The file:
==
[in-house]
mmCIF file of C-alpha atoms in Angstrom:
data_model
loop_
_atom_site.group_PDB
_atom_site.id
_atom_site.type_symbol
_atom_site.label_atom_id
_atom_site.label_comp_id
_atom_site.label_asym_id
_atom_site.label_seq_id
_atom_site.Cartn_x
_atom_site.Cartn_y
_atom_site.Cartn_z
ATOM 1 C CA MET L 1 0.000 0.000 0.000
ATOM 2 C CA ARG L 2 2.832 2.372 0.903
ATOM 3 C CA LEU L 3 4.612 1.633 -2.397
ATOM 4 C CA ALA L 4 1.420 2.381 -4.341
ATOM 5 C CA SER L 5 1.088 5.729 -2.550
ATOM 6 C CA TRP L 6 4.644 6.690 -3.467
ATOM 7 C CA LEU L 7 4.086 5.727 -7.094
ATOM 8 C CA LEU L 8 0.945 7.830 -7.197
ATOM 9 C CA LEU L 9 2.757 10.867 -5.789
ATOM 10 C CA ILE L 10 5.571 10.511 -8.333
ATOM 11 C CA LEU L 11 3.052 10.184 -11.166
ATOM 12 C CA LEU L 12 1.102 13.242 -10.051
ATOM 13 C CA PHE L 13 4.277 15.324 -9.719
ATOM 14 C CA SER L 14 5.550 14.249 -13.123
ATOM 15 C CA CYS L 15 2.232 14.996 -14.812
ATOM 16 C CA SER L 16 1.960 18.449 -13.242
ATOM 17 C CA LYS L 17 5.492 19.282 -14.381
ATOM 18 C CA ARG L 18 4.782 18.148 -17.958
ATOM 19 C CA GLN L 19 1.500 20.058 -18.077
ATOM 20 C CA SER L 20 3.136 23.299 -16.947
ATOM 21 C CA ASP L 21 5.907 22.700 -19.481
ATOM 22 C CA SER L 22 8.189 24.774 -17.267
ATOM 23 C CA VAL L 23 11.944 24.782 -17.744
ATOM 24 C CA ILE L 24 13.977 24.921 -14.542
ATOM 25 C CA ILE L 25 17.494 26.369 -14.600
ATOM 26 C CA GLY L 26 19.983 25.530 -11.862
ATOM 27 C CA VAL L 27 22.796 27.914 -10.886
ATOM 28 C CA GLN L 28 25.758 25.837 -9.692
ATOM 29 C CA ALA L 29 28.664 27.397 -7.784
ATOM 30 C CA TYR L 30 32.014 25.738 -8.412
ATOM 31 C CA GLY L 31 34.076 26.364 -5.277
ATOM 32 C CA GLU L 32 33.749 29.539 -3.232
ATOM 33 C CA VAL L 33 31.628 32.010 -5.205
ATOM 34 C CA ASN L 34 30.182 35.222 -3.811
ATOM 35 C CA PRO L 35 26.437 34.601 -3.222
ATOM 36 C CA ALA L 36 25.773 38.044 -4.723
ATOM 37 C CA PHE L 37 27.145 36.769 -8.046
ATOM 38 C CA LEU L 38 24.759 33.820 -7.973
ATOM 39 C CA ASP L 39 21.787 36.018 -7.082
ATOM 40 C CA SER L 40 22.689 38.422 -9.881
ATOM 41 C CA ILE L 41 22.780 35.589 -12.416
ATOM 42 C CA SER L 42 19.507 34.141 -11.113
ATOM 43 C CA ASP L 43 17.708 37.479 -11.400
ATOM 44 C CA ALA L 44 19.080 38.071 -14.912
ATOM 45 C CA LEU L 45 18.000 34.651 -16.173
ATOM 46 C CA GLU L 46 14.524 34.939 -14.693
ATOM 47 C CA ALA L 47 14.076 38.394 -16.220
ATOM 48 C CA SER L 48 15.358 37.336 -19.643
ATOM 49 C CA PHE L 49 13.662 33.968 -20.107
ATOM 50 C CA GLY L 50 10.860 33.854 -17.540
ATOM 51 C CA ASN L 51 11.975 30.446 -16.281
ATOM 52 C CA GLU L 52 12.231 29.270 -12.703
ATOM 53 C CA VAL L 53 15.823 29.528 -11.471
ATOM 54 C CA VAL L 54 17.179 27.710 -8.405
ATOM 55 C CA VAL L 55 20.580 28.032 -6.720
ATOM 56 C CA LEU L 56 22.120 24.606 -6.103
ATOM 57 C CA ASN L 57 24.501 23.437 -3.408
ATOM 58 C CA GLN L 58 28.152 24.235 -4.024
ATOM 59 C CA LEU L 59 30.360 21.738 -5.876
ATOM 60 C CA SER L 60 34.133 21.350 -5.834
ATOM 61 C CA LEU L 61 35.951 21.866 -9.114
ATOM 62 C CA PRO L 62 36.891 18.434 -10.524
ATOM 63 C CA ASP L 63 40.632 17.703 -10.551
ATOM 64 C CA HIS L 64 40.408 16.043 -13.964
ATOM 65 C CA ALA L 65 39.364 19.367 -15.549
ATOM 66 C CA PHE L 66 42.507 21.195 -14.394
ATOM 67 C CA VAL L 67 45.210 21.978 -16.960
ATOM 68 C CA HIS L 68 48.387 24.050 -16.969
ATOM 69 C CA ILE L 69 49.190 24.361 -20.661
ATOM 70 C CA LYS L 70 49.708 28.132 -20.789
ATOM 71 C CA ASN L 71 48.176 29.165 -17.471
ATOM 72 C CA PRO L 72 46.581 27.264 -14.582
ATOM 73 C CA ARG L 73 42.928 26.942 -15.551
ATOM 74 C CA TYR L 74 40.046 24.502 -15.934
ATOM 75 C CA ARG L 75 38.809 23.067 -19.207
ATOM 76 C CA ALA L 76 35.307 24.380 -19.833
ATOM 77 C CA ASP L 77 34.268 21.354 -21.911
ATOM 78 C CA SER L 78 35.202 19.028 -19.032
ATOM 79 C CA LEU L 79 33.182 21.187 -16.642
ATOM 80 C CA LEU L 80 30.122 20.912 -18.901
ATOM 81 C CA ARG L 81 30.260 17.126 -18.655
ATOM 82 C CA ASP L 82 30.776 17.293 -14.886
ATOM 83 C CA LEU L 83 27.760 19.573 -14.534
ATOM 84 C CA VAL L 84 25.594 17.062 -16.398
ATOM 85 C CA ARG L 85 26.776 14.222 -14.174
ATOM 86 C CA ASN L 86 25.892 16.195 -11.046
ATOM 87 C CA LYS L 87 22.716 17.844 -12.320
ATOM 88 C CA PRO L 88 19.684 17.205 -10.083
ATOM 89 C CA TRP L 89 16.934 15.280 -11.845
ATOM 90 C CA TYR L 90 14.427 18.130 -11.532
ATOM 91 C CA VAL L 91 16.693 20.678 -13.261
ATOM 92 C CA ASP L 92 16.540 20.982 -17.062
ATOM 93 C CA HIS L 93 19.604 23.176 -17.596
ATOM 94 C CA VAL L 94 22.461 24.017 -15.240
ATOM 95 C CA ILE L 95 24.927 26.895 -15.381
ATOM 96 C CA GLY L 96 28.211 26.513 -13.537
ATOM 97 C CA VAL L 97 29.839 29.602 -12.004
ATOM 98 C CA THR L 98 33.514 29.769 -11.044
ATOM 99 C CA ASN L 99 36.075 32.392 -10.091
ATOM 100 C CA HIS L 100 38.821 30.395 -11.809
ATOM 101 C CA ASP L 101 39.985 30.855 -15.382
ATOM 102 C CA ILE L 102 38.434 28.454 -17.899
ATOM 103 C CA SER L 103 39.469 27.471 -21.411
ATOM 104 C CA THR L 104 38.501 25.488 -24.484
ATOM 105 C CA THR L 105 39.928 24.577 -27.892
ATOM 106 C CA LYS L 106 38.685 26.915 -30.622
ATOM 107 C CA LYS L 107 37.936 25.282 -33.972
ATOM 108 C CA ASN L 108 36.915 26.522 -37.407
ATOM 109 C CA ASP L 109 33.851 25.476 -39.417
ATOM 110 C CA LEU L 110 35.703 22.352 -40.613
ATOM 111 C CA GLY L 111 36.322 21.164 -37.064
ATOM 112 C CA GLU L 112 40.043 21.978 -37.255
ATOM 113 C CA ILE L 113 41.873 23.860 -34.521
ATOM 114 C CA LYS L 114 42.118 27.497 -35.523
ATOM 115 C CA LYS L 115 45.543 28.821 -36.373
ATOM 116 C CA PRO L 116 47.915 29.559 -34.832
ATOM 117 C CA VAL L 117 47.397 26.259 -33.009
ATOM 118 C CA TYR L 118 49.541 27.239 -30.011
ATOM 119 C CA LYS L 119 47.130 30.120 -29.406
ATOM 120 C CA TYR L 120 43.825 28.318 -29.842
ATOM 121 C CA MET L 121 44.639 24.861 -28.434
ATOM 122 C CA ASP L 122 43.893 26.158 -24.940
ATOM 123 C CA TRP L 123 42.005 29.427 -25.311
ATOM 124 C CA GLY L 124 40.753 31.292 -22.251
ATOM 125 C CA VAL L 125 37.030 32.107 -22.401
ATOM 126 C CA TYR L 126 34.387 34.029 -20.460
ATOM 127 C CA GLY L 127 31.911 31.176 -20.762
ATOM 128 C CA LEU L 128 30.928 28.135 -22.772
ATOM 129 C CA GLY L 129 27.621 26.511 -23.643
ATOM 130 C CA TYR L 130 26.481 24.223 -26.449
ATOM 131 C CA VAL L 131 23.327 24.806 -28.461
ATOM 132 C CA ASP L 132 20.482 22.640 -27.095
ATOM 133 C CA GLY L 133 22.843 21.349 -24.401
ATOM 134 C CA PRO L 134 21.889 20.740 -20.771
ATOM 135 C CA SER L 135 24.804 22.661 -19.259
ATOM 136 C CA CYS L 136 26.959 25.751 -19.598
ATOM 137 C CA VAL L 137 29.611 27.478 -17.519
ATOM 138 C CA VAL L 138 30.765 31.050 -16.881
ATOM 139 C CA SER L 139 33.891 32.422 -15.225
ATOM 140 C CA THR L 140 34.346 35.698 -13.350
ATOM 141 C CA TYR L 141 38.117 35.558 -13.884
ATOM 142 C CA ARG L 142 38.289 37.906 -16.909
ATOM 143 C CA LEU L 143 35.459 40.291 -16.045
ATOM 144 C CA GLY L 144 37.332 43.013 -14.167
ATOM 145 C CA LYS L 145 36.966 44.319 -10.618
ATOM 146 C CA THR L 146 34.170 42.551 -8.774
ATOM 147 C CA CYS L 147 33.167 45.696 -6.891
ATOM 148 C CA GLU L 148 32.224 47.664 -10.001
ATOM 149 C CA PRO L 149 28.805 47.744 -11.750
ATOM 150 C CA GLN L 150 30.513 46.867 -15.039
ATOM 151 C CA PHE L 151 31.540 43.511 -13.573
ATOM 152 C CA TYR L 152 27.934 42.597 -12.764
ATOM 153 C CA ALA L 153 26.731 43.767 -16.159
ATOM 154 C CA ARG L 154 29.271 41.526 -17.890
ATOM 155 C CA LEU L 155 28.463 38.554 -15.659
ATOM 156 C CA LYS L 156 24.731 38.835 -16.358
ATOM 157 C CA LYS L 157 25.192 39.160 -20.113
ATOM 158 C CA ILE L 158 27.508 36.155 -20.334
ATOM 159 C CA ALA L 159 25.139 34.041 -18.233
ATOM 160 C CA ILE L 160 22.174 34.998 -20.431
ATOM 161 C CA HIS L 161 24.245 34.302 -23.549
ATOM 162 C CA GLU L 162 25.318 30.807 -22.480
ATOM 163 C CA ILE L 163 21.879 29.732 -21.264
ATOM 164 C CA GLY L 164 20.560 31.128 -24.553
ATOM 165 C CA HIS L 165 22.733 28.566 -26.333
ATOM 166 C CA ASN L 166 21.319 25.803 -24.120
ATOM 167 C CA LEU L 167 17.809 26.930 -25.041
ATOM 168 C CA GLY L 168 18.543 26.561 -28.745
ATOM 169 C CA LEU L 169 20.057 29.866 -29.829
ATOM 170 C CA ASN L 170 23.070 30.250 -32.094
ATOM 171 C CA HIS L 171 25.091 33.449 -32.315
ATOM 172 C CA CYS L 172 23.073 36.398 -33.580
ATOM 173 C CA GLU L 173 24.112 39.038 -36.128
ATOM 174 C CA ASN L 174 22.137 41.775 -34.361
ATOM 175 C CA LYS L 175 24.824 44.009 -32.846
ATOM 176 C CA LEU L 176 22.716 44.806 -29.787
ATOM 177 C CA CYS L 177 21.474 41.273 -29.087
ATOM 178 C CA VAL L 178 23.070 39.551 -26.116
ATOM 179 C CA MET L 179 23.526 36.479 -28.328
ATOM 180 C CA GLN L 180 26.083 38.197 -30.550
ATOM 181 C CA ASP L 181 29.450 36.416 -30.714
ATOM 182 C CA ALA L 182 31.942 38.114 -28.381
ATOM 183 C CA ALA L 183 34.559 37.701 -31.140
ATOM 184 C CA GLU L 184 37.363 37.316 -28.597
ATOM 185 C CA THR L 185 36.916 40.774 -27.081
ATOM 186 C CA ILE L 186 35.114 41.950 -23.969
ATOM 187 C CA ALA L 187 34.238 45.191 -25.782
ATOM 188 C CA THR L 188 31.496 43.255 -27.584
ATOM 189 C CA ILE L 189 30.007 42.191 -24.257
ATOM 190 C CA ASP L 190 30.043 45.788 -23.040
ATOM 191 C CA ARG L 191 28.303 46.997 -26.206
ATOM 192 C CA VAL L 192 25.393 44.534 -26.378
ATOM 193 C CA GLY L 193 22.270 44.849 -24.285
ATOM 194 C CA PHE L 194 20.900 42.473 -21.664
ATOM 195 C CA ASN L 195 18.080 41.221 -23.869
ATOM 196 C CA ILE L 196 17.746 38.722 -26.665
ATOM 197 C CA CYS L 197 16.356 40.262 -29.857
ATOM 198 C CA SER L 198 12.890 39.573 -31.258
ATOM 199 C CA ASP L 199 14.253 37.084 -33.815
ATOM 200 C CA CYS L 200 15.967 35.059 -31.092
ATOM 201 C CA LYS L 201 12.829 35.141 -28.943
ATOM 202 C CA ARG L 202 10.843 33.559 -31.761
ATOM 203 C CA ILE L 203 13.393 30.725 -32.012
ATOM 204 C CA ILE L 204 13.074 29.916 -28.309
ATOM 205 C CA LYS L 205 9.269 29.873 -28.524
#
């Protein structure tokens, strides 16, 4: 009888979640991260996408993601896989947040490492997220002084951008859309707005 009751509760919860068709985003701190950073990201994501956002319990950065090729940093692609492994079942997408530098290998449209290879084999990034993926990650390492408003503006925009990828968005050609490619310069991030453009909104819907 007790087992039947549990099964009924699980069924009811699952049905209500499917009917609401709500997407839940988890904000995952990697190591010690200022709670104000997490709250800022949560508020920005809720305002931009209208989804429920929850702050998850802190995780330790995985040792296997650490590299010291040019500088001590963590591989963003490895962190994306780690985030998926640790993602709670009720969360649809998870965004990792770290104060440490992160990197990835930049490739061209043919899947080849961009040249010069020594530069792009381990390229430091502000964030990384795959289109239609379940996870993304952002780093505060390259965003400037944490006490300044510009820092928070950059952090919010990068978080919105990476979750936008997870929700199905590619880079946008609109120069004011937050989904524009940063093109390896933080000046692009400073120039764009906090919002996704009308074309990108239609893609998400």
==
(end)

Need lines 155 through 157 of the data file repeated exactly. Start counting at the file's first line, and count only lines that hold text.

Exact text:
ATOM 141 C CA TYR L 141 38.117 35.558 -13.884
ATOM 142 C CA ARG L 142 38.289 37.906 -16.909
ATOM 143 C CA LEU L 143 35.459 40.291 -16.045